Although Sydney is quite a great player at where she is now, the only struggle is with her diet plan which she admits has improved significantly when she first started. Although there is a bit of a tiny problem. She says, “My parents tell me to eat healthily but I don’t. I’m the most unhealthy eater there is. I’ll be eating junk food the night before a race, after a race. Of course, there are times that I need to change that. Before my Rio races, I’ll probably be eating salads [laughs], but I love candy so I’m never going to change that.”

Sydney McLaughlin

Maintaining an appropriate diet is vital to success as a track and field runner. When you are competing, you should develop a strategy that will ensure your energy and nutrition levels are maximized. Track and field runners should follow a simple diet plan. Managing your diet can get complicated; however, there are a couple of things you need to know. No matter what your level of activity, your diet should be balanced with carbohydrates for fuel, protein for muscle repair, and fats for prolonged energy and other vital bodily functions. When it comes to carbs, clean sources are best for performance. The chances are that you should avoid anything that cannot be grown or picked.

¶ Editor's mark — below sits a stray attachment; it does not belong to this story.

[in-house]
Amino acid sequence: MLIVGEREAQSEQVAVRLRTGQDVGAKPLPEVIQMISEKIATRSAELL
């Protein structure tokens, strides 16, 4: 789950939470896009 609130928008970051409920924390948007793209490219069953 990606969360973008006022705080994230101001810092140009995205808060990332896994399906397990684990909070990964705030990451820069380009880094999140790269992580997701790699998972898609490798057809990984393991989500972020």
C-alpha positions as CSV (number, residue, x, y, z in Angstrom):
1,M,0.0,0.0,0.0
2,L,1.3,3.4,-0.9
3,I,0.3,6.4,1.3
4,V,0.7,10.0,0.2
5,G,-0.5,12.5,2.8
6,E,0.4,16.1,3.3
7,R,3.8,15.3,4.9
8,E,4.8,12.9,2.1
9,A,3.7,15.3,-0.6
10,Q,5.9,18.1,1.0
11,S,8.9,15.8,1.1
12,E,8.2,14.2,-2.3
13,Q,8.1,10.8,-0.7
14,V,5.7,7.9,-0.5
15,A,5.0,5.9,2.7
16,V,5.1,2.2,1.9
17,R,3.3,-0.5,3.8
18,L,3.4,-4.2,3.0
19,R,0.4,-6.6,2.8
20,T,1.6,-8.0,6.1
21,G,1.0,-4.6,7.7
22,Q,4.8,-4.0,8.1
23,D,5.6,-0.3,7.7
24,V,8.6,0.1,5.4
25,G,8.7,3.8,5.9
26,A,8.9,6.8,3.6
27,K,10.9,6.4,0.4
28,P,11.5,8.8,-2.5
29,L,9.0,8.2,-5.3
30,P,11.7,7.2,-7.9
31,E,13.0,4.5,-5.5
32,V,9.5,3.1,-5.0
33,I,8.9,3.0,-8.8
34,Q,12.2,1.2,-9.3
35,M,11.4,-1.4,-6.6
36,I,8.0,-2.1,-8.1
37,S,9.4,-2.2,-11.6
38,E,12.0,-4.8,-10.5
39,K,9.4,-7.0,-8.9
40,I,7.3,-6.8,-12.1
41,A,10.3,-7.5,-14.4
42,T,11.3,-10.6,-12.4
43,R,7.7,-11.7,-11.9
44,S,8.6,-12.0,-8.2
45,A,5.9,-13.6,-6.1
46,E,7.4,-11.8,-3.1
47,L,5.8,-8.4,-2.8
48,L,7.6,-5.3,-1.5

Breakfast

Make sure to eat a nutritious breakfast each morning to kick-start your metabolism and lay the foundation for your energy throughout the day.

  • The breakfast of two to three eggs and toast, along with orange juice
  • A bowl of oatmeal with nuts and berries

Sydney McLaughlin

Lunch

Protein and green leafy vegetables should be paired together.

  • Stacks of carrots, cucumbers, peppers, and chicken breast filet on top of salad
  • The sandwich is made with whole-wheat bread, turkey, lettuce, and tomato with a side salad